Budget Ups and Downs

Posted July 21, 2010, at 5:30 p.m.

The fact that the state ended the last fiscal year with a little extra revenue than expected is a glimmer of good news. That money, however, doesn’t alleviate the need to further cut state spending both in the immediate and long term.

The governor’s office announced Tuesday that the state ended fiscal year 2010 (which was officially over on June 30) with a $70.4 million surplus. That means state revenues were higher than predicted. However, last year’s revenue (mostly from tax collections) was nearly $56 million lower than the previous year’s.

“We are beginning to see signs that our economy is recovering from the recession,” Gov. John Baldacci said in announcing the revenue numbers. “But things remain fragile and we must be vigilant. The surplus is good news, but it’s not the end of the story.”

A big part of the story is that the state now has a hole of roughly $100 million in the 2011 budget. This is because Congress was expected to continue increased federal funding for the Medicaid Federal Medical Assistance Percentage, or FMAP.

Earlier this spring, both the U.S. House and Senate passed bills extending enhanced FMAP payments for six months. The higher payments were part of the American Recovery and Reinvestment Act, which aimed at pulling the economy out of recession.

After the March House and Senate votes approving a continuation of the higher FMAP payments, Maine and 32 other states included the increased federal funds in their budgets.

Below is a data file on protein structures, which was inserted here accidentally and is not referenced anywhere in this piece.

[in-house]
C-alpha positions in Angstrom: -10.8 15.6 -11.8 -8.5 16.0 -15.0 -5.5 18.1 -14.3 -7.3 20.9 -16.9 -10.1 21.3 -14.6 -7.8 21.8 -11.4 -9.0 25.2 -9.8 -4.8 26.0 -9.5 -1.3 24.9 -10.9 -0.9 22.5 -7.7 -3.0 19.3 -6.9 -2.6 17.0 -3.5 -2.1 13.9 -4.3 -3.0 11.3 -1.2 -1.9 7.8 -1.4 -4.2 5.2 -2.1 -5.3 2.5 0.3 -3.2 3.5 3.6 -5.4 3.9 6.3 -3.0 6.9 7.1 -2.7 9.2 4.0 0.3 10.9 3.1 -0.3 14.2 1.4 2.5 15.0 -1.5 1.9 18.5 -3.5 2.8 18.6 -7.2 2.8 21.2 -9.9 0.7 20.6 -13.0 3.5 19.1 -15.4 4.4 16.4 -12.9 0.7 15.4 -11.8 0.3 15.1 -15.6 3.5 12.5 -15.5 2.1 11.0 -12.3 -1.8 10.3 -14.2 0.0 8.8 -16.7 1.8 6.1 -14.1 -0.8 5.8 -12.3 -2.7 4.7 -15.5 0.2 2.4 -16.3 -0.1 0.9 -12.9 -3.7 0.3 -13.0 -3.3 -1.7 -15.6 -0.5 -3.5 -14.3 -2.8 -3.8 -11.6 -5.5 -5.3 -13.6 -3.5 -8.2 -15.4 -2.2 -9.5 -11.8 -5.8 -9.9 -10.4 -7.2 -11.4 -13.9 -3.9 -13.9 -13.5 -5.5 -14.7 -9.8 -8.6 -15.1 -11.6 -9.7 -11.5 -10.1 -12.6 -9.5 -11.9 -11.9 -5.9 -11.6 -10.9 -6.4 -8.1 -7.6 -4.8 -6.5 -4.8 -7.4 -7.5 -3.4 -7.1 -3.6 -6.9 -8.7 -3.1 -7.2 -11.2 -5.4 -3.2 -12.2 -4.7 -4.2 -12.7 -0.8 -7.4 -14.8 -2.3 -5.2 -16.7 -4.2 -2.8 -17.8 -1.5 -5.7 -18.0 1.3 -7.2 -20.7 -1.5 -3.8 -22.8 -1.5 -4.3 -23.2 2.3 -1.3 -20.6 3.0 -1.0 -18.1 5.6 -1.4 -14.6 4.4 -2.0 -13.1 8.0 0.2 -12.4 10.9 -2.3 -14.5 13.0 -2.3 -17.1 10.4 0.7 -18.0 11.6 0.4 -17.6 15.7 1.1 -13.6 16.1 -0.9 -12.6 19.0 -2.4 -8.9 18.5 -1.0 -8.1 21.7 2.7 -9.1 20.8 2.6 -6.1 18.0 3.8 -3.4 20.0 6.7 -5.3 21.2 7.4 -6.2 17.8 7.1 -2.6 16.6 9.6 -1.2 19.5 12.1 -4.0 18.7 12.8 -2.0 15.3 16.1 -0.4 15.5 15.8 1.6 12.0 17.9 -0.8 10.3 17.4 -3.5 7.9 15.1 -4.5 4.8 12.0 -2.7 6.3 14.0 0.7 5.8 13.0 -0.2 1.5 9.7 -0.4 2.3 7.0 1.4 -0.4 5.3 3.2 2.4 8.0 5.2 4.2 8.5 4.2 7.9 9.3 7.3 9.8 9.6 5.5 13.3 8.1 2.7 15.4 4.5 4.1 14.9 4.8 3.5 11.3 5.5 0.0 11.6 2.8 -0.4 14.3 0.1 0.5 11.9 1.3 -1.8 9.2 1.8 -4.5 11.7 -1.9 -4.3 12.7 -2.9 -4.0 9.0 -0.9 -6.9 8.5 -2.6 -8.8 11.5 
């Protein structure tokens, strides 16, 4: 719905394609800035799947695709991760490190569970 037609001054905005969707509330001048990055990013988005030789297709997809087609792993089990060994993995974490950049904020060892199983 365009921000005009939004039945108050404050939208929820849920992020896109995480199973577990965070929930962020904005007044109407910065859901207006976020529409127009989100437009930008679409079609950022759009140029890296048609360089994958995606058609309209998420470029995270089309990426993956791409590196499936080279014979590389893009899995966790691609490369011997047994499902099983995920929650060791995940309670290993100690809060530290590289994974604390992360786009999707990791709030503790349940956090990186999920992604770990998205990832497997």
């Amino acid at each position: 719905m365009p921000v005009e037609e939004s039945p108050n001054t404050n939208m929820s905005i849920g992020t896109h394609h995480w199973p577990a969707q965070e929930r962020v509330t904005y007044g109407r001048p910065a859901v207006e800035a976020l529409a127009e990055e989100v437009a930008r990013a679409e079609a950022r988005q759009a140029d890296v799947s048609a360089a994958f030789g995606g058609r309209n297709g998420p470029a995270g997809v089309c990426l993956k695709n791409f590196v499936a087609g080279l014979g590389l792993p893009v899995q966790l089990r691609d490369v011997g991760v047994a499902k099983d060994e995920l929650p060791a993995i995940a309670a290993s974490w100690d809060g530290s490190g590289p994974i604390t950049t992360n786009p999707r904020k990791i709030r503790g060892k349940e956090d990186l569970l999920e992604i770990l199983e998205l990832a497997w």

More recently, the Senate has rejected an extension of the enhanced FMAP payments. Republican senators object to the fact that the FMAP extension is not paid for with cuts elsewhere in the federal budget, despite the fact that numerous economists say that the federal expenditure will help alleviate the recession.

If the additional FMAP money is not forthcoming, Maine must trim its budget by about $100 million. Gov. Baldacci has begun that process by asking departments to look for places to cut spending as he prepares an order to curtail state spending.

The unexpected revenues could be part of the solution, but it would take an act of the Legislature. Under law, the $70.4 million is allocated to the state’s budget stabilization fund, the loan insurance reserve fund at the Finance Authority of Maine, the state retirement system and retiree health fund, General Fund operating capital, the capital construction and improvement reserve fund and the governor’s contingent account. The Legislature could change the law to use the money for other purposes.

In this sense, the surplus gives lawmakers options, but they are not good options.

The state needs to continue to rebuild its reserves and its retirement system is already short of funds. In addition, even without the FMAP shortfall, state expenditures are expected to exceed revenues by at least $500 million over the next two years.

The only way out of this cycle is to continue work to increase government efficiency and reduce duplication as part of an effort to ensure government spending better matches residents’ ability to pay for it.

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